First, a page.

Harry Houdini is engaged in both amazing escapes while also lecturing to debunk fraud being perpetrated by so called mediums at staged seances. The latter enterprise brings him into conflict with famed author Arthur Conan Doyle (creator of Sherlock Holmes), which is based in historical fact. Here, the enterprise also drives at least one party to attempt to murder the famed magician/escapist.
Enter into this situation the crafty and resourceful Minky Woodcock, the daughter of an investigator who seeks her own life of intrigue. She ends up traveling with the Houdinis and investigates the suspicious happenings. Minky poses as Houdini's assistant, and she proves quite an asset to his act and also his debunking charlatans. She also gets deeply involved with the couple in personal ways, which creates its own set of complications. The rest of the plot unfolds in a combination of historical fact and fantasy, spinning an engaging and titillating mystery tale.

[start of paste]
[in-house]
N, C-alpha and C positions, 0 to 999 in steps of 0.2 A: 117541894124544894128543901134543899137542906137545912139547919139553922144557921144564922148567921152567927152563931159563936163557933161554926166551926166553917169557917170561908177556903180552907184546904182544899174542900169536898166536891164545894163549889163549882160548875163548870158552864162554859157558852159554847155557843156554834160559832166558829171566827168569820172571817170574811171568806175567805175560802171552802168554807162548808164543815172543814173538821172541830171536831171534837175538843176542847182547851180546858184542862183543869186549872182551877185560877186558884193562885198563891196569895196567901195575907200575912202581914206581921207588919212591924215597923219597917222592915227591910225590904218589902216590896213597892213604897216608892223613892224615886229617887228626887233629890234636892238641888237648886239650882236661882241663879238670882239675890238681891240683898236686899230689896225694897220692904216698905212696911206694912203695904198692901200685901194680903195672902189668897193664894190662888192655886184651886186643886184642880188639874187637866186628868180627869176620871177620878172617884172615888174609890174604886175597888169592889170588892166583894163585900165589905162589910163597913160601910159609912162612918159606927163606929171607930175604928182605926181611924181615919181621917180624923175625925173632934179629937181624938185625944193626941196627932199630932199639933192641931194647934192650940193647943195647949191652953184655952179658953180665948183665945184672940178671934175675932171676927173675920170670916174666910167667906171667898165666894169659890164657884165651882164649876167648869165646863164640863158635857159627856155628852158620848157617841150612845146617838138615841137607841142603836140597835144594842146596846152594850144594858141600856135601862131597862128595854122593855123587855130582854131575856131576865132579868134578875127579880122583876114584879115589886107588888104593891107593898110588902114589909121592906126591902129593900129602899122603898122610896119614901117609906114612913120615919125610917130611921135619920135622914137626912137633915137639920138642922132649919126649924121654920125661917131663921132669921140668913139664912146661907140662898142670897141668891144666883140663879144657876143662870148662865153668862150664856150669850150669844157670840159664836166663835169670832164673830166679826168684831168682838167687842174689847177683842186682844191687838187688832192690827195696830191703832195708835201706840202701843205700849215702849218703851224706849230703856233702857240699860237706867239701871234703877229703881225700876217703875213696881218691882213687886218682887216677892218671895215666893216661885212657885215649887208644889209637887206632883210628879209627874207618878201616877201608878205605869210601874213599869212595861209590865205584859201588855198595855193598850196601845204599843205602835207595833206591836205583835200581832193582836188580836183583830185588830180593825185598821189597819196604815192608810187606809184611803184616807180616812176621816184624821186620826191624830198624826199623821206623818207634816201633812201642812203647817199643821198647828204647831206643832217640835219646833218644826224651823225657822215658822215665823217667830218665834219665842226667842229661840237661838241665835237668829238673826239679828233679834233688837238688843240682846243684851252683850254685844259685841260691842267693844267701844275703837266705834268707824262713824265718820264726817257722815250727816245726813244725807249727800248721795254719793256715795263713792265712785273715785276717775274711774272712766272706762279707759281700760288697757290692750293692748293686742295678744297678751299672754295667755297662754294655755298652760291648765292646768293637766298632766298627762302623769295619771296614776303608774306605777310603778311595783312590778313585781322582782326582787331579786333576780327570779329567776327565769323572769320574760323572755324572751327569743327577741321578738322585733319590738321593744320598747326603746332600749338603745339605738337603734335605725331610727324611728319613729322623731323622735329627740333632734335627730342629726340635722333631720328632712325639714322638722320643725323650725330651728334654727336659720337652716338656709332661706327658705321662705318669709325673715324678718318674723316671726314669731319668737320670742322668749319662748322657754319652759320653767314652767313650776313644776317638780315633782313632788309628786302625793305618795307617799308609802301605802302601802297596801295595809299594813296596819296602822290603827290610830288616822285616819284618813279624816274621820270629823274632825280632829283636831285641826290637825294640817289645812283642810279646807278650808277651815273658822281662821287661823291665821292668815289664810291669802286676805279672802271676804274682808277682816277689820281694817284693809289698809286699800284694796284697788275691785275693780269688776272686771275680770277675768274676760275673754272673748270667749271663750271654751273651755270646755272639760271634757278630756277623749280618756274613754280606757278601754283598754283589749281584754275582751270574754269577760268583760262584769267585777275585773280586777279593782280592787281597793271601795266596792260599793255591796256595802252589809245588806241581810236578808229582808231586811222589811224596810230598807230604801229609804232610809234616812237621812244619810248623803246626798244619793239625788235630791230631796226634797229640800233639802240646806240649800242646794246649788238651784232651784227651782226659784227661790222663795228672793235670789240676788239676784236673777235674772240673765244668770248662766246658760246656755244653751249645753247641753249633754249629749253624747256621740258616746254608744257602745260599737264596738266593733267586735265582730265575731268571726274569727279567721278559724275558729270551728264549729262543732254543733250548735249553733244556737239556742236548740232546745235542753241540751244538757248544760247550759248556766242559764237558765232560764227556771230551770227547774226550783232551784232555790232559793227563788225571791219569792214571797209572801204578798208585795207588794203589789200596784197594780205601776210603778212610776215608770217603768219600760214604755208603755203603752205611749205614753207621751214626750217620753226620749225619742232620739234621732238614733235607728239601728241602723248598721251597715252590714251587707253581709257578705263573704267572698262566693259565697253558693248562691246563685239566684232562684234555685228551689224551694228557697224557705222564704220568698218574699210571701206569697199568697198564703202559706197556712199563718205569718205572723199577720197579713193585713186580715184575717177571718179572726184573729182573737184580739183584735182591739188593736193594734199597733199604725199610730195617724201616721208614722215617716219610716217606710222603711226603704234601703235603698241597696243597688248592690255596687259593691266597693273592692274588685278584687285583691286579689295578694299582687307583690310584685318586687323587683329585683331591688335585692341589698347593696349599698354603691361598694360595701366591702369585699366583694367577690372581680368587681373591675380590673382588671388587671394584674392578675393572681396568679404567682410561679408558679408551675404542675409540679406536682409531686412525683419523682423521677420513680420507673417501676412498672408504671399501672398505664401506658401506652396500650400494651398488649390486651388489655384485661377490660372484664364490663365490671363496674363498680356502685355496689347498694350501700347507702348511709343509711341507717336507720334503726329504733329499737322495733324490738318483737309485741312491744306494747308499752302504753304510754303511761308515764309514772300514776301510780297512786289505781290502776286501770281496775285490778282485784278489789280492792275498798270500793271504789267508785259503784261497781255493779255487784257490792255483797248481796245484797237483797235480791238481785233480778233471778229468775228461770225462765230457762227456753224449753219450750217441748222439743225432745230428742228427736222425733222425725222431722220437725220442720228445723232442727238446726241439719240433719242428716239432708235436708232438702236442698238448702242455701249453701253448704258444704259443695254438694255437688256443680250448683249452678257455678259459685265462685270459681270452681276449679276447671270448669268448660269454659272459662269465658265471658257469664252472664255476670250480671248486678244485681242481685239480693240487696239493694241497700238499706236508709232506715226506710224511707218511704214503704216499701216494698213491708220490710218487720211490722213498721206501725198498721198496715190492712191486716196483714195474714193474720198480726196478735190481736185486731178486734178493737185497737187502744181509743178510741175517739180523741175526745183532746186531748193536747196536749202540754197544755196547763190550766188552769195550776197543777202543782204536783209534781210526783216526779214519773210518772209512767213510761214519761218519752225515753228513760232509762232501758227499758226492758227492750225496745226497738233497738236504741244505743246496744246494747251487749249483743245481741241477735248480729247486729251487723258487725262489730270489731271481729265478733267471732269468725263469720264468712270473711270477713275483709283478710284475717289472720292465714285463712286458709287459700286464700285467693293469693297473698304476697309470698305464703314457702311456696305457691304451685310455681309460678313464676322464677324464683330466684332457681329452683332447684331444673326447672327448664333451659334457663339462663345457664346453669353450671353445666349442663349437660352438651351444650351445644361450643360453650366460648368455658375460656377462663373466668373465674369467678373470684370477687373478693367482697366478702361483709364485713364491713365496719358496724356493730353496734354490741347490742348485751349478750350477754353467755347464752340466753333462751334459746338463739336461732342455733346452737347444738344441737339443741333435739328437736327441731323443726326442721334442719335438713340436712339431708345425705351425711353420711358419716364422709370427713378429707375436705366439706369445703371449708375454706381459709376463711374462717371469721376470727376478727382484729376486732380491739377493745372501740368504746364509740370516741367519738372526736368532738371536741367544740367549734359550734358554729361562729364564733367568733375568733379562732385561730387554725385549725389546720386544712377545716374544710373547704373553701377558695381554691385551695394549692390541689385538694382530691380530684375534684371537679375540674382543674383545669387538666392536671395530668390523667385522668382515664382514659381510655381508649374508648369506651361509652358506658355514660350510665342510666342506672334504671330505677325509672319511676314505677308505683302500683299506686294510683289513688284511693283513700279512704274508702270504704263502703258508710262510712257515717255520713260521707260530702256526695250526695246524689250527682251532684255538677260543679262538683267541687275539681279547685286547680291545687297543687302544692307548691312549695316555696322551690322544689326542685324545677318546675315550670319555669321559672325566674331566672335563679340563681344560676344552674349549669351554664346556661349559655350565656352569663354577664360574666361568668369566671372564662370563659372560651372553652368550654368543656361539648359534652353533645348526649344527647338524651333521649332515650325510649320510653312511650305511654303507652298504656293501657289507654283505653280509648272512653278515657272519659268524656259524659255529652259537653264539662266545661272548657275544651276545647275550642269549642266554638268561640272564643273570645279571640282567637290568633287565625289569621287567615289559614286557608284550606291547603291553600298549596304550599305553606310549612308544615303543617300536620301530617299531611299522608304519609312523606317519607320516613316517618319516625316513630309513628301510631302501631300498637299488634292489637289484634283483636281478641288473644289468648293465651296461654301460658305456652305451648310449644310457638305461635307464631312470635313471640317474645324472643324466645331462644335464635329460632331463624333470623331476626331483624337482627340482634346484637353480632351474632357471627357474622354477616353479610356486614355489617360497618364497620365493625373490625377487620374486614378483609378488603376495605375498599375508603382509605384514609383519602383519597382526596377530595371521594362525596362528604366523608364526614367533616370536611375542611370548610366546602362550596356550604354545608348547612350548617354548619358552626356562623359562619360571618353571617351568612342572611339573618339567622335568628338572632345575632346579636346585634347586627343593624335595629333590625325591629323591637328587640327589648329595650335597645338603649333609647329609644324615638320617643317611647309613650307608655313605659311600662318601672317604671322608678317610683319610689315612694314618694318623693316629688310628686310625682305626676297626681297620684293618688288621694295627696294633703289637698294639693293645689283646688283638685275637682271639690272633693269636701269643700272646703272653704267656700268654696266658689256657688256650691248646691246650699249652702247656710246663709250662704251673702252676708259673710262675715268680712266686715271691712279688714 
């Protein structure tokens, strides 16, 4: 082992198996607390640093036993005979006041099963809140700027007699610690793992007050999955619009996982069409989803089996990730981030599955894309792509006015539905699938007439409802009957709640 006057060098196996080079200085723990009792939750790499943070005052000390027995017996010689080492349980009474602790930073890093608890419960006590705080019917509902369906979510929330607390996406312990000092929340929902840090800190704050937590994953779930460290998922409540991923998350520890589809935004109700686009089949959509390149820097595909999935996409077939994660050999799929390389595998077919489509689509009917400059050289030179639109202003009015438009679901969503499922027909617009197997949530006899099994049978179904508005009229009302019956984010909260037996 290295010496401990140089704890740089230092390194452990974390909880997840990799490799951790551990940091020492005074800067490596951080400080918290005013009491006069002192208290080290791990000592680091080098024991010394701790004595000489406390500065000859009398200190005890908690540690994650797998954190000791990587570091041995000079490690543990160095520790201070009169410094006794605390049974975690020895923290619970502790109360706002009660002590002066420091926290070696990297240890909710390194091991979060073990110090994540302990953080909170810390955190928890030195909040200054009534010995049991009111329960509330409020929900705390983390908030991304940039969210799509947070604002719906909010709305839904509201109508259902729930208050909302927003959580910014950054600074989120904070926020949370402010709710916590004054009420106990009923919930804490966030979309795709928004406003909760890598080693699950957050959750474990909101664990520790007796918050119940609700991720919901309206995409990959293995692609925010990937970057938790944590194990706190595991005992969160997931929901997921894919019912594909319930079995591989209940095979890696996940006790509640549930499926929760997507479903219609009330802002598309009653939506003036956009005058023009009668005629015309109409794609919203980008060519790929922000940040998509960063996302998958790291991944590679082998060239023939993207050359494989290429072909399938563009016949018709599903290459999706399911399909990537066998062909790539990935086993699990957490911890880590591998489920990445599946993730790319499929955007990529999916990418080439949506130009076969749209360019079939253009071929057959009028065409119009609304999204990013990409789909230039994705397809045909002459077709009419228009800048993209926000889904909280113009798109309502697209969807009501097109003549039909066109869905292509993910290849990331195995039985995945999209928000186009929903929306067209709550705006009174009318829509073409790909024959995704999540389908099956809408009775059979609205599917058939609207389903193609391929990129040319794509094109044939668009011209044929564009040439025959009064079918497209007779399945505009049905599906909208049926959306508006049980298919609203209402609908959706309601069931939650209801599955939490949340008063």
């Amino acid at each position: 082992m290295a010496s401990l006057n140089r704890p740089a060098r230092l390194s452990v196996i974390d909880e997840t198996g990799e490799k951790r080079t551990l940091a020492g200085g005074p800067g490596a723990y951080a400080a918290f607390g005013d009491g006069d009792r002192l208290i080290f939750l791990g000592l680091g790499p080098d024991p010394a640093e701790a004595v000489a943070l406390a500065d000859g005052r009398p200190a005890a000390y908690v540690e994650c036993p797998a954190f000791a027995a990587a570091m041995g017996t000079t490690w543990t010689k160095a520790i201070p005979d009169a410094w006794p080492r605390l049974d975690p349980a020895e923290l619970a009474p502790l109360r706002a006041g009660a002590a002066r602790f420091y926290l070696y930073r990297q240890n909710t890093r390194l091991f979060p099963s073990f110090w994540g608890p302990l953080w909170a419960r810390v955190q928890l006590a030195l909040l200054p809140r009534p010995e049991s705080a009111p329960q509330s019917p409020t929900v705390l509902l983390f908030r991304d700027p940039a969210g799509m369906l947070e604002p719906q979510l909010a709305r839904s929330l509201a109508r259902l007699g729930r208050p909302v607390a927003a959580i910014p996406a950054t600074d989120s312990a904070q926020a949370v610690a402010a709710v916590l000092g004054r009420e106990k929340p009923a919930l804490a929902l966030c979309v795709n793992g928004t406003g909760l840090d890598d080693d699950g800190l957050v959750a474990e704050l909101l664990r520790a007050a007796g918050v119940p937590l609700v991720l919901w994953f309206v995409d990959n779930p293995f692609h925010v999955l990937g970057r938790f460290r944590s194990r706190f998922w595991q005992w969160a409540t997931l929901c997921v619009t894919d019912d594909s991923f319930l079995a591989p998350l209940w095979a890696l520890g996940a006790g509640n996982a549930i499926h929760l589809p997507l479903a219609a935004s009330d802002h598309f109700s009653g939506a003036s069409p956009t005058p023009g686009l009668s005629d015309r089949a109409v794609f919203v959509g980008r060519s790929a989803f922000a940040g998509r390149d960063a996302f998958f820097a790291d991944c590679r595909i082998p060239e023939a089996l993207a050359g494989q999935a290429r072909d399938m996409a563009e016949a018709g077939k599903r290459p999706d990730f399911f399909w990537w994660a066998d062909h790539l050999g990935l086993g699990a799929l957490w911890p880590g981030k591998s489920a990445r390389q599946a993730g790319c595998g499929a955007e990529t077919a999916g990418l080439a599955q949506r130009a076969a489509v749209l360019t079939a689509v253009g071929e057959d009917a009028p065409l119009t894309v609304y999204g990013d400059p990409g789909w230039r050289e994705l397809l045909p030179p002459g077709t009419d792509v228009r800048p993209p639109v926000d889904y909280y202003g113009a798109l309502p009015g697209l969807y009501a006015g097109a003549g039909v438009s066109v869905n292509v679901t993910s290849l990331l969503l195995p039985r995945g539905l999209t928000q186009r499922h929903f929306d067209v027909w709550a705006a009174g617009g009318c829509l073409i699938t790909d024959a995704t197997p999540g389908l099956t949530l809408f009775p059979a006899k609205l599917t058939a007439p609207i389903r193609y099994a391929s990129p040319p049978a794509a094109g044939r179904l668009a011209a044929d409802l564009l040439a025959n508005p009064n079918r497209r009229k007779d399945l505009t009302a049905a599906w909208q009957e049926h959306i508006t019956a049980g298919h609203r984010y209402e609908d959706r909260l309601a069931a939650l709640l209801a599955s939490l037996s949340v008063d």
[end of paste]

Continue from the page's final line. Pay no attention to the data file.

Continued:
The highlight of this book for me was the luxurious artwork by Cynthia von Buhler, a Renaissance woman who acts, paints, sculpts, and creates in many ways. Here, the artwork properly evokes a sense of history with its stylized layouts and character designs. Not only are the main characters strong and sensual, the whole book also pops in terms of linework and coloring. She speaks more about her work on Minky Woodcock in this interview. Also, this book will be adapted into an off-Broadway production, which seems very cool.
I was not able to locate many reviews about this collection, but the ones I found were positive. Ryan C. Bradley called it "a love letter to noir" and "a Houdini pastiche that offers a new theory about his death." Kristel Yeager summed up, "Amazing art and unique storyline."
Minky Woodcock: The Girl Who Handcuffed Houdini was published by Hard Case Crime/Titan Comics, and they provide more info and a preview here. This book features some profanity, nudity, and sexual situations, so I recommend it for mature readers.